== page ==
Players will spend all of their time-solving puzzles, beating up enemies, and moving to the next area, with Mina & Michi proving to be quite formulaic in design. As mentioned though, it does come with a twist: players control both characters at the same time. They can move Mina with the left stick and move Michi with the right stick, with their attacks and actions then assigned to the trigger buttons.

It’s a simple system that works well, whilst some puzzles will require both characters to solve. However, it does come with one big flaw: Michi is invulnerable to any hazards in the game. It deems Mina’s presence redundant for the most part, with any puzzles that involve evading hazards best left to Michi. Want to try to solve them with Mina? Expect one-hit kills if struck by a hazard. Why take the risk when Michi can do everything worry-free?

Aside from when you need to use her to solve a puzzle, I can’t see why players would want to use Mina at all. The game is unforgiving in design too, with hazards only needing to make the slightest of contact with Mina to kill her immediately. It just feels like a silly design choice, especially since the game is meant to be built around teamwork.

Screenshot for the game showing Mina and Michi navigating a Winter-themed area whilst avoiding arrows.
There’s snow chance I’ll let those arrows hit me.

Pushing… But Not Pulling

With Mina & Michi not always utilising both protagonists efficiently, it could make some aspects of the game more annoying. For example, movement is limited if the two characters are too far away from each other. It’s the sort of thing players have been used to in same-screen multiplayer titles in the past, but it just felt unnecessary here. Sure, there will be times when you’ll have to use one of the characters to stand on a switch to open a pathway to the next area, but when that’s the ONLY thing they had to do, you have to wonder why the developer bothered having two characters at all.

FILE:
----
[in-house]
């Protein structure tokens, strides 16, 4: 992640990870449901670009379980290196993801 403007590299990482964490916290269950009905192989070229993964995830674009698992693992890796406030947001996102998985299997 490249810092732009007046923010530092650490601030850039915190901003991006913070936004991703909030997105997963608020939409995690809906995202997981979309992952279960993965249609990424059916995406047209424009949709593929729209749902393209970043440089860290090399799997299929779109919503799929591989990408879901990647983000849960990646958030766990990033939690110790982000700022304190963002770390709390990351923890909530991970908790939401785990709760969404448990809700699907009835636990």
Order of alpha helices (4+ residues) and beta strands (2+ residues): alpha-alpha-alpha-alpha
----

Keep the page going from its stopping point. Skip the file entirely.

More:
There are also other annoying things, such as not being able to pull any of the blocks you push. There were a few times where I accidentally moved a block to the wrong space, which blocked another one off. The only solution? To leave and re-enter the room (or have Mina die) in order to reset their position. It does mean that players have to concentrate more, but it felt like more of a hindrance than anything.

It’s Not ALL Bad

It’s clear that my experience with Mina & Michi wasn’t really a great one, but I didn’t hate the game. Some of the puzzles were fun to solve, whilst the cute visuals were charming throughout. Players can even play the game in multiplayer, which might be nice for younger gamers looking for an easy-going puzzler. Sure, you might argue over who gets stuck with Mina, but it’s still a nice addition.

Screenshot for the game showing Mina and Michi exploring a pretty area with two waterfalls.
There’s no denying that Mina & Michi is a really cute game.


Mina & Michi is cute, but some basic puzzles, a lack of challenge, and the (mostly) redundant two-character mechanic make it hard to recommend. It’s a shame too because the concept is neat; it’s just not really executed efficiently. The cheap price may make it appealing, but there are better puzzlers to play on the Nintendo Switch.

Rapid Reviews Rating

2 out of 5


You can purchase Mina & Michi on the Nintendo eShop here.